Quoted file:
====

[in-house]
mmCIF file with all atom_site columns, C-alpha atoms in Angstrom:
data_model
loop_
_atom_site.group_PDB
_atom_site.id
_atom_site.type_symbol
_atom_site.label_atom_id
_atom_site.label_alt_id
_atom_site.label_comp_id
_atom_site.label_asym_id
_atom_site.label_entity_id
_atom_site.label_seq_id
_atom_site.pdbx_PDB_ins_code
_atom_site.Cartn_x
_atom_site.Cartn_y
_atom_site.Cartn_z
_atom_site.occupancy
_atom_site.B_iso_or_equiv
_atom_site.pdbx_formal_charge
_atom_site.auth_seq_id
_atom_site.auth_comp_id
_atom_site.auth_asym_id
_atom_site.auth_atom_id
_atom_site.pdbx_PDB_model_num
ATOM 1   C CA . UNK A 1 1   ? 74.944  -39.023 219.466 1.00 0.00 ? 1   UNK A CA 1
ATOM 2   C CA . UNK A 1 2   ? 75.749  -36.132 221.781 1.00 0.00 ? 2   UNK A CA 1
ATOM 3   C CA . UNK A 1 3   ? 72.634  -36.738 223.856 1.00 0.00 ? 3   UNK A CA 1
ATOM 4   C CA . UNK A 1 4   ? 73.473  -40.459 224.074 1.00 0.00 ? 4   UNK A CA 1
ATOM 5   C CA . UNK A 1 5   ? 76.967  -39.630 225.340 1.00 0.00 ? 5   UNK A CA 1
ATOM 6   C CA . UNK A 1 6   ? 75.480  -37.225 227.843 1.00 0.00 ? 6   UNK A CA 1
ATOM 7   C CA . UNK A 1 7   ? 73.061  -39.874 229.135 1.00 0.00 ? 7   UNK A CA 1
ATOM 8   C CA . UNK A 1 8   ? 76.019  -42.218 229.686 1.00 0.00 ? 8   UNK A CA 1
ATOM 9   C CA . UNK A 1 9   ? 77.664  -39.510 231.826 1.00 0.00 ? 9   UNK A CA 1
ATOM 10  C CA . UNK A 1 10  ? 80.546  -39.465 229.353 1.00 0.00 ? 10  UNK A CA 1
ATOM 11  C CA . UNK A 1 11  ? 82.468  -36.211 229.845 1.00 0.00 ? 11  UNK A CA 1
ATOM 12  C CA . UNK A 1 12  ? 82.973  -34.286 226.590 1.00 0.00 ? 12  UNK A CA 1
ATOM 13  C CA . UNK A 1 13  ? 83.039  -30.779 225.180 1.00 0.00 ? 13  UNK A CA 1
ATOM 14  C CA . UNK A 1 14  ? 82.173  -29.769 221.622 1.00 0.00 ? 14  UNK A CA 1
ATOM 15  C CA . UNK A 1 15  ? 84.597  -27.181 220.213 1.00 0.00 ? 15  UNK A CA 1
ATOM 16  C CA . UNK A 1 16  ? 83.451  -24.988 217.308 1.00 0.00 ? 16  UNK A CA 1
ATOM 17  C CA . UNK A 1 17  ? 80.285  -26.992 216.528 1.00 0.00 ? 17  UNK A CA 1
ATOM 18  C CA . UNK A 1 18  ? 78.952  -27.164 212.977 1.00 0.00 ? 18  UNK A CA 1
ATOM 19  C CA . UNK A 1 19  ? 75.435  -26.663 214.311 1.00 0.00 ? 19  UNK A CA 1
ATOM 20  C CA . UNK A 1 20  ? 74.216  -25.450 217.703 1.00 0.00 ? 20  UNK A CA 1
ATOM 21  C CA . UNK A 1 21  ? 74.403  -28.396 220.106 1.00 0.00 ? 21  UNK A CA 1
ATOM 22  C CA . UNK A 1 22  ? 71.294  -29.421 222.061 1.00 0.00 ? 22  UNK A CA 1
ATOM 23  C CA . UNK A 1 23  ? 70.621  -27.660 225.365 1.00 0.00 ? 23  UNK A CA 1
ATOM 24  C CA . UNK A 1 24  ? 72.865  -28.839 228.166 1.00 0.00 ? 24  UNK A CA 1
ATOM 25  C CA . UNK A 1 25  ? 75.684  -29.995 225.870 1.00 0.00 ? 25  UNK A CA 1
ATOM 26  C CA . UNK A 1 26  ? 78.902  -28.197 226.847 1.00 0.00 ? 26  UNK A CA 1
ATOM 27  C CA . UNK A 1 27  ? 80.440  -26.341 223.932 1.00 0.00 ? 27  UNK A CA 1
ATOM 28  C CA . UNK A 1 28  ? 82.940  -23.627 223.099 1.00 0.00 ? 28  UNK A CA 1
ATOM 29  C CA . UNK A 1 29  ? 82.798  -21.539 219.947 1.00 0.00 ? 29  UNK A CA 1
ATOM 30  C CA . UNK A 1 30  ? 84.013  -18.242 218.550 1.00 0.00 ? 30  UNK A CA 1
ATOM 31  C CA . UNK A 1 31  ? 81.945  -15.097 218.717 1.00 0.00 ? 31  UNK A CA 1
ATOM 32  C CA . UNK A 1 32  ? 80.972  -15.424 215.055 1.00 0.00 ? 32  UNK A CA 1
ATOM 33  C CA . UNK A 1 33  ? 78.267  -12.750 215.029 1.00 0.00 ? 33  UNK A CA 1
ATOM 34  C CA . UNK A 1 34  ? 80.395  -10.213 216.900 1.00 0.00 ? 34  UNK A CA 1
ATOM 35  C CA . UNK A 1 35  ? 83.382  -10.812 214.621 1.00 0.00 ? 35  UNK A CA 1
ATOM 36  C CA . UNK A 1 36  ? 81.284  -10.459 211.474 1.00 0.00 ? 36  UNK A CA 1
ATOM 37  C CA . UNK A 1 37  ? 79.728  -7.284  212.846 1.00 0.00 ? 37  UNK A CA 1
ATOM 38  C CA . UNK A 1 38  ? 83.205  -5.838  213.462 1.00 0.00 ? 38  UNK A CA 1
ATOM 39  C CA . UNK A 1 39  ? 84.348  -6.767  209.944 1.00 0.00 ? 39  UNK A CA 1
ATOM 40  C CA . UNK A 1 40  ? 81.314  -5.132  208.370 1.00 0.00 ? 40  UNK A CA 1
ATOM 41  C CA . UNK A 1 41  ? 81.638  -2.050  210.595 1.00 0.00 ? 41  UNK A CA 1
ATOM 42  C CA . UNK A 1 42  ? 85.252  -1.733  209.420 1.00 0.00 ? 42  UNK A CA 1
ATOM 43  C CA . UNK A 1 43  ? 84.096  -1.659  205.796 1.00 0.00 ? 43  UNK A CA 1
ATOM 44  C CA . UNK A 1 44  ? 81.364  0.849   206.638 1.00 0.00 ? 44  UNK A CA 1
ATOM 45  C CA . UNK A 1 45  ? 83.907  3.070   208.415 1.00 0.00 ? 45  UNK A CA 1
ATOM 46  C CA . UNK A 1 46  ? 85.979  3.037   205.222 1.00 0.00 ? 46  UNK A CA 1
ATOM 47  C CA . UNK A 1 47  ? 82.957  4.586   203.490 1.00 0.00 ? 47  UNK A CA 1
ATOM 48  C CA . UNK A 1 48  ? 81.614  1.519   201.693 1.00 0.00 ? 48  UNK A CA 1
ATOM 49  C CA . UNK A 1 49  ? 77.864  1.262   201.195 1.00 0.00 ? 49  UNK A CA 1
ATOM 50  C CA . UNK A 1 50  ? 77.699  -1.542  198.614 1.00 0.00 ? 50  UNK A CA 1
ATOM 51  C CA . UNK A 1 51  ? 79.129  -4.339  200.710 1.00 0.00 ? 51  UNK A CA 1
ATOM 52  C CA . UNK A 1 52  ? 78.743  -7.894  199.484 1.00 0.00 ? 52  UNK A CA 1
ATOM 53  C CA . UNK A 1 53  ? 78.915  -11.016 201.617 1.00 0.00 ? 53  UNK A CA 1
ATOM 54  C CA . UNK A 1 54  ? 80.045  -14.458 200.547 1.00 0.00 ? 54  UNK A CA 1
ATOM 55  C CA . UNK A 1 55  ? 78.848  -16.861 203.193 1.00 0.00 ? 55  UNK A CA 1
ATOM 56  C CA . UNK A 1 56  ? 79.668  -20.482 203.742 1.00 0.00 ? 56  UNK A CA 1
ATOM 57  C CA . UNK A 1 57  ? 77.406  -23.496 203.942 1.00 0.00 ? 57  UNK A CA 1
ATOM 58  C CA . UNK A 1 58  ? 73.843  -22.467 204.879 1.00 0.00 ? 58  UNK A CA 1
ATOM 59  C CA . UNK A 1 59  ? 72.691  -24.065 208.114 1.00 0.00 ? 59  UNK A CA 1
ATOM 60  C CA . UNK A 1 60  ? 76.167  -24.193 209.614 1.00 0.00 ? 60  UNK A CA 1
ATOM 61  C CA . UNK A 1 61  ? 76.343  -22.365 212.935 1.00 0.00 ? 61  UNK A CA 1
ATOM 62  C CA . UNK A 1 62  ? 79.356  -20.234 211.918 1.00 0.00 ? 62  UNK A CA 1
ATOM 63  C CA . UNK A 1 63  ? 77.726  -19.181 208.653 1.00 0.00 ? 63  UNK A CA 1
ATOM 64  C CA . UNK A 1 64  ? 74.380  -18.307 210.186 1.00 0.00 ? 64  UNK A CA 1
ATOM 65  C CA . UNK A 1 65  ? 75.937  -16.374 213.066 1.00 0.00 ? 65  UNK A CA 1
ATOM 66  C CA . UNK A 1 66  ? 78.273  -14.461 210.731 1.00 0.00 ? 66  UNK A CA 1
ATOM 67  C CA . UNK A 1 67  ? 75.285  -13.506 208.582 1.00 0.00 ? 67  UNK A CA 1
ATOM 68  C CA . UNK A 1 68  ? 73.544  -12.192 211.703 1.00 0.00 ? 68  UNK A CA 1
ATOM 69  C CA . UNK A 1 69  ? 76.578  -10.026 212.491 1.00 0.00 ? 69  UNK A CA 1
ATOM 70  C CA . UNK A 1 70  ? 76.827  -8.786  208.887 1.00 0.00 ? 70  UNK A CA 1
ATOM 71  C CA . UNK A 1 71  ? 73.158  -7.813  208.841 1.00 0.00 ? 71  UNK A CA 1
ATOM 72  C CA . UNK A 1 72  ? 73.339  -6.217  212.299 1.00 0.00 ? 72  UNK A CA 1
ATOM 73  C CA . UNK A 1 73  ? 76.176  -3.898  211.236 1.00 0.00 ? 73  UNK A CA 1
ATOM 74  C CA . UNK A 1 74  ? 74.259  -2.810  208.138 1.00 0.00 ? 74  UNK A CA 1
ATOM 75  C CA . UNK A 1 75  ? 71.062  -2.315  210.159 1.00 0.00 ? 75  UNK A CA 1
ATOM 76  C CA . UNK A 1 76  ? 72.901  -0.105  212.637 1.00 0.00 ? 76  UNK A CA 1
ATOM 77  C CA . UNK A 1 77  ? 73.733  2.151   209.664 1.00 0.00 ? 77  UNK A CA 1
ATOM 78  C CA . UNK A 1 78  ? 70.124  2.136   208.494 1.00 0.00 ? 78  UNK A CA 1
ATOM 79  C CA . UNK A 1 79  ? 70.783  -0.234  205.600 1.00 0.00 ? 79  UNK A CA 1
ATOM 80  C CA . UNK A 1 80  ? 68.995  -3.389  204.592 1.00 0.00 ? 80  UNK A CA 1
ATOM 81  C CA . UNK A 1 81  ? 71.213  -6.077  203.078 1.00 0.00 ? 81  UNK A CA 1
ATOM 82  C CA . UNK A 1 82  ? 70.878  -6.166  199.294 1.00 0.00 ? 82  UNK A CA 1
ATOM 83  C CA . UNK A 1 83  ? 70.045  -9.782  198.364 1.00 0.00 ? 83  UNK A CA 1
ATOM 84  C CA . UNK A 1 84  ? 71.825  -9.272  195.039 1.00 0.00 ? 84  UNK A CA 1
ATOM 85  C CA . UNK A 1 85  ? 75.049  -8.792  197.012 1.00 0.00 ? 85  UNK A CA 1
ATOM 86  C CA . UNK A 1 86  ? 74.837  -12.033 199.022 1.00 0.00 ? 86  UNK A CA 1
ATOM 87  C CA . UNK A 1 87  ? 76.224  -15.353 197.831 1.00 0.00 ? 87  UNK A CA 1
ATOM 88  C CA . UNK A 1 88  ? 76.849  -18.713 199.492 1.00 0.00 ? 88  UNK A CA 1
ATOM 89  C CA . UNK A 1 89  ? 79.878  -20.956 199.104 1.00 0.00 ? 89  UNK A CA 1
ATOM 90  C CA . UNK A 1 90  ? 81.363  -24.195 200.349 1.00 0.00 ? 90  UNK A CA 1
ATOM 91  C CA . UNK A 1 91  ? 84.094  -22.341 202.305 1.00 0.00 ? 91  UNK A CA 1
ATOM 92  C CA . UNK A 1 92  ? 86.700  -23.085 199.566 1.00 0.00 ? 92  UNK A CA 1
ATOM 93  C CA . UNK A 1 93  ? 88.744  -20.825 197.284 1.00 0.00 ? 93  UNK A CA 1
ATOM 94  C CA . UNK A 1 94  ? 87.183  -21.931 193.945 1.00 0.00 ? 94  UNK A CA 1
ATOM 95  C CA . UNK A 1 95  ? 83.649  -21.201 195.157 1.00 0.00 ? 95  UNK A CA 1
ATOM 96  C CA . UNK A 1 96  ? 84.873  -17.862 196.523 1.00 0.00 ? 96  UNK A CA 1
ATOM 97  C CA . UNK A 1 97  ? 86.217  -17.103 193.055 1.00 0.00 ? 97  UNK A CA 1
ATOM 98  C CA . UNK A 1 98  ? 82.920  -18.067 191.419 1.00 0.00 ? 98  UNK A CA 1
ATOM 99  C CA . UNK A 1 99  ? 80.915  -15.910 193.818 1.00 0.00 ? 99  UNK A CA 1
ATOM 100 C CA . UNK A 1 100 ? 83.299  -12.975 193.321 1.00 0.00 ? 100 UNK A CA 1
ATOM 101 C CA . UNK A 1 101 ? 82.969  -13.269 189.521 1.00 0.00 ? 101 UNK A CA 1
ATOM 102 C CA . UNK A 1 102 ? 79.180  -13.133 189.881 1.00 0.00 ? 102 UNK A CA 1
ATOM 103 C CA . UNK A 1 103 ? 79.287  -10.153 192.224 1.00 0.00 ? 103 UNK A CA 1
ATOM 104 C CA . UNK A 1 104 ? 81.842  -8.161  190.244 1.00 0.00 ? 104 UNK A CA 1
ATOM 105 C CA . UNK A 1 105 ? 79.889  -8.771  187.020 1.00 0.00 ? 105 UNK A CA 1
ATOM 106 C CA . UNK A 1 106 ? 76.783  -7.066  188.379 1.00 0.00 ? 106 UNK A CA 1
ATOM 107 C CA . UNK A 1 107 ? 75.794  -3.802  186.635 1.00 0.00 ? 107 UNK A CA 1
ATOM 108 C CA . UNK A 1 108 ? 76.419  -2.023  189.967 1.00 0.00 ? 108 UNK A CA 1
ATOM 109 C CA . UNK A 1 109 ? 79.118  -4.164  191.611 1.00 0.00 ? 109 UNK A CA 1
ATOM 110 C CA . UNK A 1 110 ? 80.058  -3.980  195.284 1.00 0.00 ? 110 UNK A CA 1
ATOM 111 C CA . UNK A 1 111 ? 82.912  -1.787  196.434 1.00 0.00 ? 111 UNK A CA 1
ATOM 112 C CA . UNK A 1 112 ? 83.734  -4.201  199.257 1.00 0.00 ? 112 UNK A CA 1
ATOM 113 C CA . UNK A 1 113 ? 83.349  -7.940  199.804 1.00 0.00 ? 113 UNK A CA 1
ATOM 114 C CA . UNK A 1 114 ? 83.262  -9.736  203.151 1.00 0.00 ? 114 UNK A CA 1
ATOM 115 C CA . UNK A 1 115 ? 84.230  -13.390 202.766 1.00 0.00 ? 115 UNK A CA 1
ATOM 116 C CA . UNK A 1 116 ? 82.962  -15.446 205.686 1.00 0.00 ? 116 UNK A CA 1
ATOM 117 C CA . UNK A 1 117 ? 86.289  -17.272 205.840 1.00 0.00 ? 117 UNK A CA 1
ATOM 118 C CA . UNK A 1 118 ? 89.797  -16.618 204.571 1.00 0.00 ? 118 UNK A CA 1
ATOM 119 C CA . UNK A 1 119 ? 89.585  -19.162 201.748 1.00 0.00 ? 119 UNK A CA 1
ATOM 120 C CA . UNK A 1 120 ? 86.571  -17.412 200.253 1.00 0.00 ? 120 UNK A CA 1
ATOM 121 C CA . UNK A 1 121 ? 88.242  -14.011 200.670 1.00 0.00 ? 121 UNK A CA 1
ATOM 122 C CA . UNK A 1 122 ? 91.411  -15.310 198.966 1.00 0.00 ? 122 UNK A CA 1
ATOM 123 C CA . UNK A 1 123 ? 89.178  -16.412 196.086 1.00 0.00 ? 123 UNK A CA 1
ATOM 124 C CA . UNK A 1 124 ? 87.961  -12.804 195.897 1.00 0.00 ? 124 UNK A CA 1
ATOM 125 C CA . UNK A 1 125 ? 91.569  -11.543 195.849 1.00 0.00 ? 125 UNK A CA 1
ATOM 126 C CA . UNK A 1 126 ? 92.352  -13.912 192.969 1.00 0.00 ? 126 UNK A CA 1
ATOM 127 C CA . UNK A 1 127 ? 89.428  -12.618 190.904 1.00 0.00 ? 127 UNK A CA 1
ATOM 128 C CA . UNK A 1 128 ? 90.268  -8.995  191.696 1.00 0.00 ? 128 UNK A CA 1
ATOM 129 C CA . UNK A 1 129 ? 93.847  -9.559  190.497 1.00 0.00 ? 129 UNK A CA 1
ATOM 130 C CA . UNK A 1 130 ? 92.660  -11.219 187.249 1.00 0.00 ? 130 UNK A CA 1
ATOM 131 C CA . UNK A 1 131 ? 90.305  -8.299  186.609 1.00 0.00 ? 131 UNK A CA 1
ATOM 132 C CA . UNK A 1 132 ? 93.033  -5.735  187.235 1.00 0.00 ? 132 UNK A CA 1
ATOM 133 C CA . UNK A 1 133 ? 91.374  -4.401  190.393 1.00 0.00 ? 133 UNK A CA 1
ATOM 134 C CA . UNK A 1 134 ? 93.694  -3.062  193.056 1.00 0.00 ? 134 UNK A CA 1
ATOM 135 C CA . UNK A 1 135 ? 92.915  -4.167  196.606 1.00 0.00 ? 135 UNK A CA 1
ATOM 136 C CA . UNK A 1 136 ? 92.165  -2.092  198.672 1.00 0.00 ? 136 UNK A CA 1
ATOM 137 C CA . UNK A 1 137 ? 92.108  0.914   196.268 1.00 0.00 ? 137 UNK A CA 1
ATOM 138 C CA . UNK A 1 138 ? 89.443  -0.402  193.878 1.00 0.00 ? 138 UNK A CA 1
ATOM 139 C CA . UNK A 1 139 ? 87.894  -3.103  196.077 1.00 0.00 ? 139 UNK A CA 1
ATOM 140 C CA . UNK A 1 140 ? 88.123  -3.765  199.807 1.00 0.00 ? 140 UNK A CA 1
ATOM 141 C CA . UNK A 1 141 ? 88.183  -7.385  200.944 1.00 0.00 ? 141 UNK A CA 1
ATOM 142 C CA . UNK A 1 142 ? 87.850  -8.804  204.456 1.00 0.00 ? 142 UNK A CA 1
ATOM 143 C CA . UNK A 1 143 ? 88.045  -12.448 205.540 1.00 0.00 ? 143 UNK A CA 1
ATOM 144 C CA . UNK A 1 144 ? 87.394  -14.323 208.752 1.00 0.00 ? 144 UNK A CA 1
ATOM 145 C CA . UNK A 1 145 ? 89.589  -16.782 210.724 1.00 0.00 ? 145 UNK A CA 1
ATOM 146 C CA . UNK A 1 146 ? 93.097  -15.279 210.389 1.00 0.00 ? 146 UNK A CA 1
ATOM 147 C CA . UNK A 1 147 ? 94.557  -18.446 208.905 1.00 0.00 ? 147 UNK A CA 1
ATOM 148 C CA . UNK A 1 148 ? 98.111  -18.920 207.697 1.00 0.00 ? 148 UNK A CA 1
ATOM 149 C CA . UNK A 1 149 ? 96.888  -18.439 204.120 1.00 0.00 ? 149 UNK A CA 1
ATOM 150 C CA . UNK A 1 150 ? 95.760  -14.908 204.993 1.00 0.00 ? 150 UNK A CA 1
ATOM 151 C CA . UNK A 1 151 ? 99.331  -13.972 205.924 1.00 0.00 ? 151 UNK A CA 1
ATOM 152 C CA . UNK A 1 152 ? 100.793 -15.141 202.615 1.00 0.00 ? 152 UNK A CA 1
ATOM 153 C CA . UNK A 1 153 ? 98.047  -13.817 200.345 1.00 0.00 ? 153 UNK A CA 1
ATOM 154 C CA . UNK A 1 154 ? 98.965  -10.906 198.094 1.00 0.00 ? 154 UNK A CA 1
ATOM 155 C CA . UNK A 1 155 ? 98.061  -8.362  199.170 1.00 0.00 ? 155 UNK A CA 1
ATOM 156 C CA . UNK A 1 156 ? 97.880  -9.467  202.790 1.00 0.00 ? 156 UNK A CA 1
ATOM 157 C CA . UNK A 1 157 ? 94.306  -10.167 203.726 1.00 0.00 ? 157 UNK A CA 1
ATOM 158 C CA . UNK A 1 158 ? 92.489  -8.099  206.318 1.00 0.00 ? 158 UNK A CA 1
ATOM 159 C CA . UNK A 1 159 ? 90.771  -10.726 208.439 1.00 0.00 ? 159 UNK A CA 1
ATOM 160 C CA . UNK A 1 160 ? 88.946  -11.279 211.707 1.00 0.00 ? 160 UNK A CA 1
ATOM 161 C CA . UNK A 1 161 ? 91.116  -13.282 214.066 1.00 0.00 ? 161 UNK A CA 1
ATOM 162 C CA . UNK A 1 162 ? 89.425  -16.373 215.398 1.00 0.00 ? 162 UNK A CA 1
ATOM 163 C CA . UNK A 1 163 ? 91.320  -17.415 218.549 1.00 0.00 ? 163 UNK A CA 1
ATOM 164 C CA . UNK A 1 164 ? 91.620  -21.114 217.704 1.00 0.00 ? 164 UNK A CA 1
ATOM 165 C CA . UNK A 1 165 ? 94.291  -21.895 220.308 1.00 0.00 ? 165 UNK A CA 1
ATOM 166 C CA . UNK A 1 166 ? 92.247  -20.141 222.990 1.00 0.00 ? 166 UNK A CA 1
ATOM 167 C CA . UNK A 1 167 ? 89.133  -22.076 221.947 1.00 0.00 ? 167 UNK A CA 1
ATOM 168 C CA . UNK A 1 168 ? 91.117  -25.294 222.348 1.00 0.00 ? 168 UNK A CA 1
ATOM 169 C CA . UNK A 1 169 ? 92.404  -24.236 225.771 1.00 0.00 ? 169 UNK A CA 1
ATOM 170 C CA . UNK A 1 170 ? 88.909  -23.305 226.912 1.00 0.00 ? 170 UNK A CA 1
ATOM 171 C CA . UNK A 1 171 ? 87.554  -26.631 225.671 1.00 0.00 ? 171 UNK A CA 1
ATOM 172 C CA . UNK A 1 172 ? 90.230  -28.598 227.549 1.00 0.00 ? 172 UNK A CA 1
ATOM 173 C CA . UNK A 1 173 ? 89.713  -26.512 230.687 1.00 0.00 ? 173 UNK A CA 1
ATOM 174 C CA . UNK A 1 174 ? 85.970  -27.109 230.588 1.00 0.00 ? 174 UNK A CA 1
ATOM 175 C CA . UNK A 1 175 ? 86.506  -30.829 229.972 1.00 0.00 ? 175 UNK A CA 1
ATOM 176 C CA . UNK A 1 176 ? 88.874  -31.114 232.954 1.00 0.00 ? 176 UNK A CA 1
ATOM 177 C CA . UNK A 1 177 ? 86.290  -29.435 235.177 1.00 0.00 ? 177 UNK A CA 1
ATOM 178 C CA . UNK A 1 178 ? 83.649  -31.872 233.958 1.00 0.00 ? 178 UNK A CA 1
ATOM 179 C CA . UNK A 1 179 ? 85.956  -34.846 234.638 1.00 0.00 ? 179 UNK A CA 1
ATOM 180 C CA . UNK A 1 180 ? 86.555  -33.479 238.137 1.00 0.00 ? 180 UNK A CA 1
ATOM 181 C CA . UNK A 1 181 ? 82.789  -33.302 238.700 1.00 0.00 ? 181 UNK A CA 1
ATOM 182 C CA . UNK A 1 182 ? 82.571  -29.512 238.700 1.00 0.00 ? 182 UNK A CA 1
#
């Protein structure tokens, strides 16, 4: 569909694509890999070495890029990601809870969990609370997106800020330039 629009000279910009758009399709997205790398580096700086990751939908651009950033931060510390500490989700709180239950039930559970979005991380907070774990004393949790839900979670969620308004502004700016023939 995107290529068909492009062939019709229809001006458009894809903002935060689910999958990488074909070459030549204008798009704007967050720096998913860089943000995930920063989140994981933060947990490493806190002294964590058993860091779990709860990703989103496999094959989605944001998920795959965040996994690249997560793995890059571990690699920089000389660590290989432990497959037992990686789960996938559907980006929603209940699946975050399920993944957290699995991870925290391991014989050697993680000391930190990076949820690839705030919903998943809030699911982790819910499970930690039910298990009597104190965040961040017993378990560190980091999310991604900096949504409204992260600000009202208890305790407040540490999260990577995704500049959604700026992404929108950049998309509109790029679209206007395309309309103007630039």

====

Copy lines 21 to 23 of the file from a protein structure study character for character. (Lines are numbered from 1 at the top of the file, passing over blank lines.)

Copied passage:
_atom_site.auth_seq_id
_atom_site.auth_comp_id
_atom_site.auth_asym_id